FIG. 5 represents one form of a liquid-crystal waveguide. As shown, the waveguide includes an upper plate 20 spaced from a substrate 21 formed of a material such as glass or polymethylmethacrylate having an index of refraction of 1.49. The liquid-crystal 22 is placed between the plate 20 and the substrate and incident light is guided through the liquid-crystal layer similar to that of a solid state waveguide of the prior art. In this arrangement the molecules 23 will be aligned, as shown. It has been determined that a glass layer may be placed upon the substrate between the substrate and the liquid crystal to change the characteristics of the waveguide.
FIG. 6 illustrates a liquid crystal waveguide such as shown in FIG. 5 which is shown with the glass layer 24, and with electrodes 25,26 on opposite sides of the liquid crystal, to which an electrical current may be applied by a source 27 controlled by switch 28. Application of an electrical current produces an electric-field between the electrodes which changes the index of refraction and which causes the liquid-crystal molecules 23 to align with the electric field. Change of the index of refraction and alignment of the molecules in a different arrangement functions to deflect the light to a different path. The electrodes may be of specific desired shapes, they may be placed along the sides of the liquid-crystal, and more than one aligned pair may be used of the same or different shape for controlling the light. The change in light path depends on the field strength and the index of refraction change of the liquid-crystal.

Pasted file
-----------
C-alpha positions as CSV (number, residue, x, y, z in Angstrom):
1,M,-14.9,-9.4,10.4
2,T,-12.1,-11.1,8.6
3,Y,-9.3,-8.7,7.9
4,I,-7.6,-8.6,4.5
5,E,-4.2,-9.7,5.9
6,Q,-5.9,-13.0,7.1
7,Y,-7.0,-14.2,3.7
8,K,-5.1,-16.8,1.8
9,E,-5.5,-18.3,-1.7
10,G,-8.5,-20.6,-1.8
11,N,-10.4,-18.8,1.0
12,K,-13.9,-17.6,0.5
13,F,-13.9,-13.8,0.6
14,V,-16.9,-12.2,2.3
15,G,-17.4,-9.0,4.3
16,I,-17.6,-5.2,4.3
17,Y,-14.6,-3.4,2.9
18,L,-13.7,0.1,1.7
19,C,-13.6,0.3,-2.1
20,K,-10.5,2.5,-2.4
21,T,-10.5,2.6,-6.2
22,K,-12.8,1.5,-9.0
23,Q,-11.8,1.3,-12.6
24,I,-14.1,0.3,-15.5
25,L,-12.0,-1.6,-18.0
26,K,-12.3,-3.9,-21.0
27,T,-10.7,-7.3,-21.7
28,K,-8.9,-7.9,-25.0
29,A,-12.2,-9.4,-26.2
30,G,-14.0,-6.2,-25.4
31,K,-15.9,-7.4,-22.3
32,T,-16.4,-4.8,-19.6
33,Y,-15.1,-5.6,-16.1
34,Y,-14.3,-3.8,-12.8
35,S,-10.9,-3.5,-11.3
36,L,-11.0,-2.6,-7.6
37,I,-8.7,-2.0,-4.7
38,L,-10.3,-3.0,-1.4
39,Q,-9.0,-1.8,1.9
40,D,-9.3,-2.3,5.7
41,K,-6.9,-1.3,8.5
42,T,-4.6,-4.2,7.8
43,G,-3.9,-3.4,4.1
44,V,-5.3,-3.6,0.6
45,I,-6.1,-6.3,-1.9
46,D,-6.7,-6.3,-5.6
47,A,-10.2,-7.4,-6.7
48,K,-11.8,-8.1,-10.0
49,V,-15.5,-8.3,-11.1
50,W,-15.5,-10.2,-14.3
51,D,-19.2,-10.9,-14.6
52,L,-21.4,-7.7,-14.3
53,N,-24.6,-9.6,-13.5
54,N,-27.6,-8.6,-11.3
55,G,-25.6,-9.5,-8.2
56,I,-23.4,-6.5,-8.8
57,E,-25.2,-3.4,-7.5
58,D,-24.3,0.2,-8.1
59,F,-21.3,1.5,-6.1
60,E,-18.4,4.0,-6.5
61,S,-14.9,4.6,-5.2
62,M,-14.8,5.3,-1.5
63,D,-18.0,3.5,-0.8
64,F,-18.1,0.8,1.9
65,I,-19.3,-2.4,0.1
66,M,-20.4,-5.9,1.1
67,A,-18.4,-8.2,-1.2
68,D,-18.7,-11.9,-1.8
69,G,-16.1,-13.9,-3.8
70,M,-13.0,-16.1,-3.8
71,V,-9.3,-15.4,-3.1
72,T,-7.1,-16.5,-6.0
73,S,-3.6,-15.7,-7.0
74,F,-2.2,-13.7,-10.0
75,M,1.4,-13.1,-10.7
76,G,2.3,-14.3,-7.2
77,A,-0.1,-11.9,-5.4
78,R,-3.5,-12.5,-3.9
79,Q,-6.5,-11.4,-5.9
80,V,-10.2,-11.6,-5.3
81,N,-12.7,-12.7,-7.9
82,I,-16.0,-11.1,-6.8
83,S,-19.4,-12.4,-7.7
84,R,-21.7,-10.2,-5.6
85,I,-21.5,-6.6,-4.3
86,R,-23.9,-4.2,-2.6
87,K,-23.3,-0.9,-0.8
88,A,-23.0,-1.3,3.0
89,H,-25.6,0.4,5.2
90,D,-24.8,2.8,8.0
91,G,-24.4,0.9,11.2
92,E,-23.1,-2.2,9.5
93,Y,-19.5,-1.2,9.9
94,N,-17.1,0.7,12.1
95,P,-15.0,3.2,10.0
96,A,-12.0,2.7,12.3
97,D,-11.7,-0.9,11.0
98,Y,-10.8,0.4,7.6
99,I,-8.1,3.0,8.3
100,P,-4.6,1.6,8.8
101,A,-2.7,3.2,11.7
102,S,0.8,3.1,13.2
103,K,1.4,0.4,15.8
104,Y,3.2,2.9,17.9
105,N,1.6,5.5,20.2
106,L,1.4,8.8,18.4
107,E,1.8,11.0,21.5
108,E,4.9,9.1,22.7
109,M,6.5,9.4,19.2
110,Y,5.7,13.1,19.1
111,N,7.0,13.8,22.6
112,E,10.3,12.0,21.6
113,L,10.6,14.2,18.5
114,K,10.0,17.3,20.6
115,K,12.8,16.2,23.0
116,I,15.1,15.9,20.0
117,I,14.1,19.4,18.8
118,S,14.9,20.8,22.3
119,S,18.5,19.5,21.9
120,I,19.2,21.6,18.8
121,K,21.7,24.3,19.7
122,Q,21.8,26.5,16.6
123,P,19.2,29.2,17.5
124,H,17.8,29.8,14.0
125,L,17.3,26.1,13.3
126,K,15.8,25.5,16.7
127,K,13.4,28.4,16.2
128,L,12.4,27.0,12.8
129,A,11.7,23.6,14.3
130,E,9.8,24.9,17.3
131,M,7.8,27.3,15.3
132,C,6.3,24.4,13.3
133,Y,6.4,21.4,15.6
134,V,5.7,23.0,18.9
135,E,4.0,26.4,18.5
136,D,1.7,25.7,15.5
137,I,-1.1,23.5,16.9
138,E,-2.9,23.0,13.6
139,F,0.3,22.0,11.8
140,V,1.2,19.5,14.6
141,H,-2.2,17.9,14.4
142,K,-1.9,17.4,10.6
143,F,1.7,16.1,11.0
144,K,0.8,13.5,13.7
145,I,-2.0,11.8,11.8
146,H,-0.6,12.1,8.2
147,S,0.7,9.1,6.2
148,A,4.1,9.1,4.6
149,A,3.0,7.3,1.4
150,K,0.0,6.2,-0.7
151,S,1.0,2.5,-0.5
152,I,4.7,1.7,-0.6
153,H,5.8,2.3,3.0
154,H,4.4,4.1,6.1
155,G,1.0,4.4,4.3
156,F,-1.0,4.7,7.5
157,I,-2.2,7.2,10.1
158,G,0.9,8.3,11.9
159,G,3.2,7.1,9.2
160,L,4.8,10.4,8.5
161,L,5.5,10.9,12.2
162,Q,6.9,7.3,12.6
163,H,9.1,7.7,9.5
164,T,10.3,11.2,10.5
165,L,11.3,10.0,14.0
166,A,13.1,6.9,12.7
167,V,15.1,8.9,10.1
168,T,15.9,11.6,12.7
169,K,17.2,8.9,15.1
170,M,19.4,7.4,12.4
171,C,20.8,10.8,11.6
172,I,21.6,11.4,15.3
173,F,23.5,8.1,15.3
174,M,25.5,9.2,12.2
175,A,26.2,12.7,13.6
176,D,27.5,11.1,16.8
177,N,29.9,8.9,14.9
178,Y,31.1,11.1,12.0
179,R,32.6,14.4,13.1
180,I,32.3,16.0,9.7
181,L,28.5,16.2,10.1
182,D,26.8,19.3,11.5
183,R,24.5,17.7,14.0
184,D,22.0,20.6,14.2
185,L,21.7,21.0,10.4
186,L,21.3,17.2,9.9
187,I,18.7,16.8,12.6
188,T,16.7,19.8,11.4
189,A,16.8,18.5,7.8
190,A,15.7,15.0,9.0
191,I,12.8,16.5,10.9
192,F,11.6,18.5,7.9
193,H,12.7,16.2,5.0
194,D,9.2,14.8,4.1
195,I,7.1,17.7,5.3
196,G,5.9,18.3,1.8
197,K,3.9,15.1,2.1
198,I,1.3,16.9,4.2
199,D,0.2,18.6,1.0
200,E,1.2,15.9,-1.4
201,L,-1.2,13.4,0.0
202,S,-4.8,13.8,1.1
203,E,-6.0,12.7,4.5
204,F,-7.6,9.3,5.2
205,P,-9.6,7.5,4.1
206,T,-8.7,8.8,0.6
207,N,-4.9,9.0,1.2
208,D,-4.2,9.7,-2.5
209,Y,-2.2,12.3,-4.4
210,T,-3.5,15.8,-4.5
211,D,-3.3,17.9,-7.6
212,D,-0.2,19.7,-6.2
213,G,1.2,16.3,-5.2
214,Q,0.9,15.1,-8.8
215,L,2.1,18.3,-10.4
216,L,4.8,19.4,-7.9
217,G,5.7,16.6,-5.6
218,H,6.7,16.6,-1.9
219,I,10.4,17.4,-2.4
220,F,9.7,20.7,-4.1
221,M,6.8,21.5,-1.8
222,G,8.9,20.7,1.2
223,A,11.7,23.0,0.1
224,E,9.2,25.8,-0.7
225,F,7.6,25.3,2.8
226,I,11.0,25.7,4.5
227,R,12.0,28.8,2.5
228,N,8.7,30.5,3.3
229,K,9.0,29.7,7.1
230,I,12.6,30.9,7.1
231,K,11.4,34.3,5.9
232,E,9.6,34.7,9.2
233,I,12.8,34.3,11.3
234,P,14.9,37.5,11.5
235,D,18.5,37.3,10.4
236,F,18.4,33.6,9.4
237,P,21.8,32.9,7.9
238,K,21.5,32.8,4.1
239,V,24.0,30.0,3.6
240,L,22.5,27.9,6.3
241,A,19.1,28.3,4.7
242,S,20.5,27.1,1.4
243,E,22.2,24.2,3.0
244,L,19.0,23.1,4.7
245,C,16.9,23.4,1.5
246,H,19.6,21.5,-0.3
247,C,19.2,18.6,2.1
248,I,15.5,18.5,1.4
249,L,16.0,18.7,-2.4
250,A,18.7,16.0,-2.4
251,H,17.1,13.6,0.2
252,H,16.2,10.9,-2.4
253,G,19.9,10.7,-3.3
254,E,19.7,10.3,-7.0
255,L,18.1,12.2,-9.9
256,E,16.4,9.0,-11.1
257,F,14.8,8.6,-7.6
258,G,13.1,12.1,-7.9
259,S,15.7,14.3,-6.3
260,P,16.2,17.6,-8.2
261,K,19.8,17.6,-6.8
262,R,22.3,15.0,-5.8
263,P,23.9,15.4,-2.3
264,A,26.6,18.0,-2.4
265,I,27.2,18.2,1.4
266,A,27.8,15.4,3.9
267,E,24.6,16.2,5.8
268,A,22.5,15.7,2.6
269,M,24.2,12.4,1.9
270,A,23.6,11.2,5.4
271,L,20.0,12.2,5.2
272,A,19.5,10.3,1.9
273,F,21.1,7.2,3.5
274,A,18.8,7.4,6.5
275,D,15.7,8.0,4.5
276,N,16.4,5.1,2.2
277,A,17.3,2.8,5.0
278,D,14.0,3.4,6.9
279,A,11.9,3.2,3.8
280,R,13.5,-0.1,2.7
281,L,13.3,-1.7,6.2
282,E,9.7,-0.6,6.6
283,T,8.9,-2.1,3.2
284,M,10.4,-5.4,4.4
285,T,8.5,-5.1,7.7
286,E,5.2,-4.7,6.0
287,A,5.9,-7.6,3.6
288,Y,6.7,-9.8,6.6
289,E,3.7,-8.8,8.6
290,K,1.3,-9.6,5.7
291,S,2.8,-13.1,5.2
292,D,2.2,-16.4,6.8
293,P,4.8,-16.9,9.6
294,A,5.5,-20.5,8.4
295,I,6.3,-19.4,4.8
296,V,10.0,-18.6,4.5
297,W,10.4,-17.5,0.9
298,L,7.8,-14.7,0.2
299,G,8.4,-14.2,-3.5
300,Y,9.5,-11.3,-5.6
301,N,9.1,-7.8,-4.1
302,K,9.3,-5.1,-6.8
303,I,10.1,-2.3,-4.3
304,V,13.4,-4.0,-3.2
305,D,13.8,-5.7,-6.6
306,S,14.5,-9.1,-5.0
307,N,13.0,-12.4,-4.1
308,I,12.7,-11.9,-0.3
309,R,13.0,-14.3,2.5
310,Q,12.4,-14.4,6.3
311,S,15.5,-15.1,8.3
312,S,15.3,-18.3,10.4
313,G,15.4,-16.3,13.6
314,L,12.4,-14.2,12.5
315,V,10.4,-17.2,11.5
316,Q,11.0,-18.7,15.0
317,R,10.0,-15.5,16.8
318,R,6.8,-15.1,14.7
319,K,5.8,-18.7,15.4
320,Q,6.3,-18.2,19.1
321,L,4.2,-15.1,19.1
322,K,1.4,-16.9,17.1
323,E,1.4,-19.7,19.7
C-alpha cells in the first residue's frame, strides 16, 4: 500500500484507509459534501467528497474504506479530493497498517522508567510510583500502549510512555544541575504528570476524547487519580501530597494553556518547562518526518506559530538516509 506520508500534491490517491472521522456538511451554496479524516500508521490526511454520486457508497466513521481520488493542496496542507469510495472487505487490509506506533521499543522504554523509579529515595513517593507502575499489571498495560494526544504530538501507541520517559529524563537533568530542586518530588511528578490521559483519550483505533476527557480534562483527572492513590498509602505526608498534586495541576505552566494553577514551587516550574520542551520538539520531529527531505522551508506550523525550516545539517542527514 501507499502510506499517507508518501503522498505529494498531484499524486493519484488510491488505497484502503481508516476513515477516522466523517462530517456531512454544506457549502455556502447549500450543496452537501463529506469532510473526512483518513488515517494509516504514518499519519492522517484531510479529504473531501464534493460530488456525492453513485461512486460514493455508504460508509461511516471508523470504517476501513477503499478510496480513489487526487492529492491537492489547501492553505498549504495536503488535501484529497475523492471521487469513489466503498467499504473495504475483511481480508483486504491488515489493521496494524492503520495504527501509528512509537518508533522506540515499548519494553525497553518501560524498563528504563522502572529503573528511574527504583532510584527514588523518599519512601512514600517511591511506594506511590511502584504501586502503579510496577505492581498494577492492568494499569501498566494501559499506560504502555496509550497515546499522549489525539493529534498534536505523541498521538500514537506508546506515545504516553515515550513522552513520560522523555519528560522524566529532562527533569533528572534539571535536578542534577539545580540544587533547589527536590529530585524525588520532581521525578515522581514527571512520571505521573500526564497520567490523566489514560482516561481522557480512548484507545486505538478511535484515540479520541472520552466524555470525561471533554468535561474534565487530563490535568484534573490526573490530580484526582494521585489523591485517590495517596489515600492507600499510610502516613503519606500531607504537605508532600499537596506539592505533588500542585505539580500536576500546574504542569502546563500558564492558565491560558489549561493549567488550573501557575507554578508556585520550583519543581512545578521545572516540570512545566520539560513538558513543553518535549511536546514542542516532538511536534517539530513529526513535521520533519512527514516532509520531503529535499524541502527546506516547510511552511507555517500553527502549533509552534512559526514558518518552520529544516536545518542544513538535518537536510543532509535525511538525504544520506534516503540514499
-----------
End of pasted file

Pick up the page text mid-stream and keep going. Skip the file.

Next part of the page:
Obviously many modifications and variations of the present invention are possible in light of the above teachings. It is therefore to be understood that within the scope of the appended claims the invention may be practiced otherwise than as specifically described.
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|U.S. Classification||349/196, 349/130|
|International Classification||G02B6/126, G02F1/295, G02F1/1333|
|Cooperative Classification||G02F1/1326, G02B6/126, G02F1/295|
|European Classification||G02F1/13W, G02F1/295, G02B6/126|